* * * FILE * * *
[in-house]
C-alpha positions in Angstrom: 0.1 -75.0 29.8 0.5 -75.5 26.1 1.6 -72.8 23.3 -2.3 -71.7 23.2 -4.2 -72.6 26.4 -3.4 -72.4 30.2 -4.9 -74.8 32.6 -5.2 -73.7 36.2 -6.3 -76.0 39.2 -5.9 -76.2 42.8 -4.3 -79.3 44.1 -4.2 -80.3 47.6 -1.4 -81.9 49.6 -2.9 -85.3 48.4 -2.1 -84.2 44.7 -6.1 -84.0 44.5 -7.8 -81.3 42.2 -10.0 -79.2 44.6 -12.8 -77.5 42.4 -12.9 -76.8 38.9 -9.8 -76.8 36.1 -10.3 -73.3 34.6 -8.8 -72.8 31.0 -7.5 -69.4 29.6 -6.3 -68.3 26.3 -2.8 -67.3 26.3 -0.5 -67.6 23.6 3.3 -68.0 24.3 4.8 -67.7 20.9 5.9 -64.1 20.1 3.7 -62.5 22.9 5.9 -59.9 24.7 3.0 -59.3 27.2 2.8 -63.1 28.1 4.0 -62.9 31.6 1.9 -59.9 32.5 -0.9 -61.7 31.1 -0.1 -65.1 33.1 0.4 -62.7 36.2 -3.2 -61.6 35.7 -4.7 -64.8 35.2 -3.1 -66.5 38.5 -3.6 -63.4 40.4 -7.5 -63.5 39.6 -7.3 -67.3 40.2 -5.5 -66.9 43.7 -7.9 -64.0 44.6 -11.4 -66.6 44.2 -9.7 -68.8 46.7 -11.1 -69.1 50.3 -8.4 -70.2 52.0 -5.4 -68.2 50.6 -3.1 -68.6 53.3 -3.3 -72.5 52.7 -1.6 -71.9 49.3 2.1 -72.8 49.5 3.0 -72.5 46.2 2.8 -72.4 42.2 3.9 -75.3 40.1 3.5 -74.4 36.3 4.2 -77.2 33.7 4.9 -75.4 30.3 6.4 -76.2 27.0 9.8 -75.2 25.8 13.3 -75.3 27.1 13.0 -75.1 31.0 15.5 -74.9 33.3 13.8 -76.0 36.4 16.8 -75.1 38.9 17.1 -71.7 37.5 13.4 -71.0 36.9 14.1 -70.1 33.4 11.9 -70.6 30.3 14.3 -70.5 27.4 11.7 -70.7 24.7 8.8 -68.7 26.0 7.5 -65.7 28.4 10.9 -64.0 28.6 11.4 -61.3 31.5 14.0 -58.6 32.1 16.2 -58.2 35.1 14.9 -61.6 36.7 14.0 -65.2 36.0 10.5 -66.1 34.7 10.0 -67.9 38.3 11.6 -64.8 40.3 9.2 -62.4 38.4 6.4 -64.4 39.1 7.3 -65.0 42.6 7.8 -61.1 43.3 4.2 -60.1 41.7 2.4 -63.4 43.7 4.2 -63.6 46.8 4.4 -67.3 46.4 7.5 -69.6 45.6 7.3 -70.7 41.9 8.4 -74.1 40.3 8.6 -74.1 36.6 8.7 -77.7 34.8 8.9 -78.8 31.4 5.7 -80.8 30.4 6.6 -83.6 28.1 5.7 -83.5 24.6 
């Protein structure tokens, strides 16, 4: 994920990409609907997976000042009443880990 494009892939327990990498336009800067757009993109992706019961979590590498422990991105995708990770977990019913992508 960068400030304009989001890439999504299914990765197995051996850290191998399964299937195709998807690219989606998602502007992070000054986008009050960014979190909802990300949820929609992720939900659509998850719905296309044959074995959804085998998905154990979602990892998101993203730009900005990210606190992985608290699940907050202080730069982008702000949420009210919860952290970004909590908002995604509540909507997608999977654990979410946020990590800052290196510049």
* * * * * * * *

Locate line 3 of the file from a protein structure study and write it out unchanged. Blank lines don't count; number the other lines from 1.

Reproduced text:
């Protein structure tokens, strides 16, 4: 994920990409609907997976000042009443880990 494009892939327990990498336009800067757009993109992706019961979590590498422990991105995708990770977990019913992508 960068400030304009989001890439999504299914990765197995051996850290191998399964299937195709998807690219989606998602502007992070000054986008009050960014979190909802990300949820929609992720939900659509998850719905296309044959074995959804085998998905154990979602990892998101993203730009900005990210606190992985608290699940907050202080730069982008702000949420009210919860952290970004909590908002995604509540909507997608999977654990979410946020990590800052290196510049």